It’s not clear when the April 1964 clock design, featuring roman numeral hour markings, was replaced. But it is thought that the clock device shown in this September 1971 example was its immediate successor – though we suspect the horizontal line may not have been present initially.
With a horizontal line present on the clock in September 1971, it would not be unreasonable to assume that the BBC Two ident had been updated by then to include this feature.
By 5th January 1972, the BBC One ident and clock were updated. The word ‘COLOUR’ was italicised and the corporate ‘BBC 1’ logo was updated to the latest version, featuring rounded corners.
Although 5th January 1972 is the earliest surviving recording that we’re aware of that features the updated BBC One symbol, it’s not inconceivable that this modification went live when the Christmas idents were withdrawn, in late-December 1971.
For the record, the only known recording prior to 5th January 1972 is a link into an edition of Top of the Pops on 2nd December 1971, which features the previous version of the ident, with ‘COLOUR’ in regular font.
Our assumption is that the ‘COLOUR’ text was updated similarly on the BBC Two ident on the same date that the change was applied on BBC One. It’s possible that the corporate ‘BBC 2’ logo was added to the BBC Two clock at this point.
In the example below, from 6th May 1972, the BBC Two ident appears to have been broadcast in slide form. Was this the norm up to this point? Did BBC Two not have a live, moving ident? Or, had the mechanical device broken down and this slide was used instead?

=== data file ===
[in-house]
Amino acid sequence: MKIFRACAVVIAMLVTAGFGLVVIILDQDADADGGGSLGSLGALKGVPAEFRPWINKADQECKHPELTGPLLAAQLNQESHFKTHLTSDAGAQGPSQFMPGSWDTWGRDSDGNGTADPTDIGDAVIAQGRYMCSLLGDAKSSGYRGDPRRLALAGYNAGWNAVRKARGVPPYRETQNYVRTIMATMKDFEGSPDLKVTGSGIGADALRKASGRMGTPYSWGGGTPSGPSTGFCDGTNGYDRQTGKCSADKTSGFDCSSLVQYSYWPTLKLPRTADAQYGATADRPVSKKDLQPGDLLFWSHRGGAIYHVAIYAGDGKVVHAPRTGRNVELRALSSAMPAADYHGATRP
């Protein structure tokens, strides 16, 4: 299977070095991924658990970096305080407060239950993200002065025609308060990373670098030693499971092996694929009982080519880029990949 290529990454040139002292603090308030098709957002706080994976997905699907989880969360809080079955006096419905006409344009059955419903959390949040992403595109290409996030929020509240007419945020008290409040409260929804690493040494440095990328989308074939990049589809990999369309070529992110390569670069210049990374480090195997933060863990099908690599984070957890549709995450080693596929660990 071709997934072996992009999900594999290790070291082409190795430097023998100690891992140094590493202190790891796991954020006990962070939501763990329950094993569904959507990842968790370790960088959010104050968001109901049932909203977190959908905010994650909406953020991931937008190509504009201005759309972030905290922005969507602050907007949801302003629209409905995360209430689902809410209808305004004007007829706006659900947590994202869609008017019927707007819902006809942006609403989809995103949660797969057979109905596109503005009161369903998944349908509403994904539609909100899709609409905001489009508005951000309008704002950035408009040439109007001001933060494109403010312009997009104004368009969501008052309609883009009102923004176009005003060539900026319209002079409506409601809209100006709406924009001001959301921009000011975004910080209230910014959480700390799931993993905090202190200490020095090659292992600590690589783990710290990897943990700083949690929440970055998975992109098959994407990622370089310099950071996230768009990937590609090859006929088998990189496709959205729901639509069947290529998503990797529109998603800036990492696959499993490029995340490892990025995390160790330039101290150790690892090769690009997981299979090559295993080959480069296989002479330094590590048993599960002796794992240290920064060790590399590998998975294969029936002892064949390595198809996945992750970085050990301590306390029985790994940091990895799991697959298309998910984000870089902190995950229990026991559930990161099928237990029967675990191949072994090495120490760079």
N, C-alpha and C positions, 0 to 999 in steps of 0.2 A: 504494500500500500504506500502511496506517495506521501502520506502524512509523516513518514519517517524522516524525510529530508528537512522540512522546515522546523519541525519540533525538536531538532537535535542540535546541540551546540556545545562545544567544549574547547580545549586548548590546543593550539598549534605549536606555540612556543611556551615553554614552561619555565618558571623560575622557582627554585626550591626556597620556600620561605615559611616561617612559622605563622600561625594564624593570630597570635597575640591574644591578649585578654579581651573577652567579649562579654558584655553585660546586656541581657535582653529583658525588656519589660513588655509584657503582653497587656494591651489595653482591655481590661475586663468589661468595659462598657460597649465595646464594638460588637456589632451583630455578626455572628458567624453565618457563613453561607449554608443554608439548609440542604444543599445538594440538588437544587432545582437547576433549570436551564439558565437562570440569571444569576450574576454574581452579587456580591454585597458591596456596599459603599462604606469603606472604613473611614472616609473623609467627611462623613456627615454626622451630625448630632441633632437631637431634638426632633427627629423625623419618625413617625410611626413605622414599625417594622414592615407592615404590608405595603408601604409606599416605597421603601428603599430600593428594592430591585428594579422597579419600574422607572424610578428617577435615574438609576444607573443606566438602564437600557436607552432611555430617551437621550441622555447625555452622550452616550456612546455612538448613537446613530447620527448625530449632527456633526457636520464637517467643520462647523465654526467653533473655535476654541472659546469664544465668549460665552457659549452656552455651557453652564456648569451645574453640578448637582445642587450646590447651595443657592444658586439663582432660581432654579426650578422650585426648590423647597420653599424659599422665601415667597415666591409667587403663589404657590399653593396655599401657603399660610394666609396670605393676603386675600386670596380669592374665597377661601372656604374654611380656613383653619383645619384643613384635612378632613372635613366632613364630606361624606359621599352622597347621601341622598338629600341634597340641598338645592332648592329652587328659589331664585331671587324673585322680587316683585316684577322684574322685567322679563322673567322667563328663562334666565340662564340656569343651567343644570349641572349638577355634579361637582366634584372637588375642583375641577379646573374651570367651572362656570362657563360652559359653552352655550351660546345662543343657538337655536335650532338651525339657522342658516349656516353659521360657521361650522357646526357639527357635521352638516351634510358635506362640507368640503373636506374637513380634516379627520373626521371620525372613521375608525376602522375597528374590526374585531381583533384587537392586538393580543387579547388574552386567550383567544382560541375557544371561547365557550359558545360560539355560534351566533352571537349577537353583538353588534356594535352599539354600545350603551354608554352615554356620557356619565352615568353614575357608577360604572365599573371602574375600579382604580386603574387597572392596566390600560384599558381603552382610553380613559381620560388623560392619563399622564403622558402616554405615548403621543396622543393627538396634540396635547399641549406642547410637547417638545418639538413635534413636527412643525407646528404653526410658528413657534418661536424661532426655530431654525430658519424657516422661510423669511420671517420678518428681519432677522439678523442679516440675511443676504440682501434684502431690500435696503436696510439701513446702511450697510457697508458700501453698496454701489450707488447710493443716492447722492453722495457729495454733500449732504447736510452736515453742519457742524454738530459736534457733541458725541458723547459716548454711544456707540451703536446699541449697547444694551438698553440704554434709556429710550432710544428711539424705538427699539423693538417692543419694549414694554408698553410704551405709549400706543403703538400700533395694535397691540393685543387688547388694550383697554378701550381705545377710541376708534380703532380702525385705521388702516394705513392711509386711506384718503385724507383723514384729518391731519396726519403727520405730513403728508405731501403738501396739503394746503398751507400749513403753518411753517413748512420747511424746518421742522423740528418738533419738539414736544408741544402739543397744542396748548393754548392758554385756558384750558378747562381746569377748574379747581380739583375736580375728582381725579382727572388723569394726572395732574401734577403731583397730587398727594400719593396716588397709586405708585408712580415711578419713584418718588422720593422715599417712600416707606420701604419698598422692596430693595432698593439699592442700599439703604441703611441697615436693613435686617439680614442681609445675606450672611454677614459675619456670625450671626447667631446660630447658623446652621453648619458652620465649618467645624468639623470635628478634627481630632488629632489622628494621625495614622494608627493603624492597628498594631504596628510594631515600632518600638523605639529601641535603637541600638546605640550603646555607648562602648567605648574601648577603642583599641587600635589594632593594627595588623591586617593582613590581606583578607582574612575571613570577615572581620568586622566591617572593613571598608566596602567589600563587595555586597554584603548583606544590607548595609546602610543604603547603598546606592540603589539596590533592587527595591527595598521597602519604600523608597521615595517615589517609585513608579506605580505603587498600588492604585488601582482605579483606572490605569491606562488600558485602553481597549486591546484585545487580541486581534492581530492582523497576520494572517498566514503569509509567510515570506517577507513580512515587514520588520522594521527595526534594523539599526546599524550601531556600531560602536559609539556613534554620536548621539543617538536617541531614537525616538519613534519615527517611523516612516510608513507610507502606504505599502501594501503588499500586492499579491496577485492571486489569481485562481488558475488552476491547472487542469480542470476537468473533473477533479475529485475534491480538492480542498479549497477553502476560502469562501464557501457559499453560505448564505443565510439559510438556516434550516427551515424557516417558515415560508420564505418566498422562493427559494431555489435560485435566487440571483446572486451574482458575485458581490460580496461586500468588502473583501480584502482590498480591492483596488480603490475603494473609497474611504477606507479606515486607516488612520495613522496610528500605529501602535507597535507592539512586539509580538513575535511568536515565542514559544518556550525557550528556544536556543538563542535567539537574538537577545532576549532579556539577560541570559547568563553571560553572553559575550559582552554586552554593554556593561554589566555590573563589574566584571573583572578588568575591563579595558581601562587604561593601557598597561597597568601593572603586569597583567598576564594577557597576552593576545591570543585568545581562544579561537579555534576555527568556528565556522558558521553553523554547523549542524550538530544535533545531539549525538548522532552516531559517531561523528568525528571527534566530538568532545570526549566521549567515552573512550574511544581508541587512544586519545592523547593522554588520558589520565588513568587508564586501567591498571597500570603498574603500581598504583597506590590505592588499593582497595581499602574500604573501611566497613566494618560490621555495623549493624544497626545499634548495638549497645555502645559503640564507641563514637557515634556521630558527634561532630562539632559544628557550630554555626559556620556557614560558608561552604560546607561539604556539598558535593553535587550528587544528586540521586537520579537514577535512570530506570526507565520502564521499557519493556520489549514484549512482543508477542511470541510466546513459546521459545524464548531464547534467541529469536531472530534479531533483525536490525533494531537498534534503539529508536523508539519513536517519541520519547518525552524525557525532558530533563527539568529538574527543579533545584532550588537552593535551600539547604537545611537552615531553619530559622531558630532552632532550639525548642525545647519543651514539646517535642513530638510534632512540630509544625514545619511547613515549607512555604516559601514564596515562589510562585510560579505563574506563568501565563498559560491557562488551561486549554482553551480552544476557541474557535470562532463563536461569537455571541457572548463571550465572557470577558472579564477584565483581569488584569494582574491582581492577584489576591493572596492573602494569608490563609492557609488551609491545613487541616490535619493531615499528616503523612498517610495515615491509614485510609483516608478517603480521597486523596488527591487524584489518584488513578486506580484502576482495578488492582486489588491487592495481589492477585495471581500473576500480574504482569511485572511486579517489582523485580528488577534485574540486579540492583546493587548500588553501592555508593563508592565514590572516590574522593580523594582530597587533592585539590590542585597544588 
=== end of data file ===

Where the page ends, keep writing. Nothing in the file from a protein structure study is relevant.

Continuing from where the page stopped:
There’s more in the way of video evidence of BBC Two presentation for the period 1972 – 1974. We do know that a mechanical device was in place during this era. The movement was triggered by a foot pedal.
The mechanical equipment was based in the Noddy room. The camera view of the symbol was passed through a colour synthesiser.
Announcers/directors were given a little flexibility regarding colour arrangements for the ident and clock. Two background colours were permitted: black or blue. Foreground colours could be cyan or white, or a combination of both.
Here we have some footage of the cube-based symbol in action:
As mentioned above, we believe the corporate ‘BBC 2’ logo and italicised ‘COLOUR’ text were potentially added to the clock in early January 1972, in parallel with a similar update to the BBC One ident and clock.
We suspect BBC Two adopted a new style for programme slides in late-1969. Again, possibly coinciding with the update of BBC One’s OSP and the launch of a colour service there.
The earliest video evidence of the programme slide design shown below, that we’re aware of, is April 1970. The examples shown here date from 1973.
The programme menu design shown here dates from 24th September 1974 and so is from a late stage in this OSP era. However, we are aware of this layout/design being in use much earlier in 1974. We’ve not seen any earlier programme menu examples.
There was no fixed template for programme promotion graphics. Programme titles and transmission times were overlaid on programme visuals using a variety of fonts and colours.
Trails often included short introductory animations, incorporating the channel name (though not necessarily the official channel logo). For example, special ‘New Season’ animations were common in the new year and autumn.
PICTURED: BBC Two ident (1970). COPYRIGHT: BBC.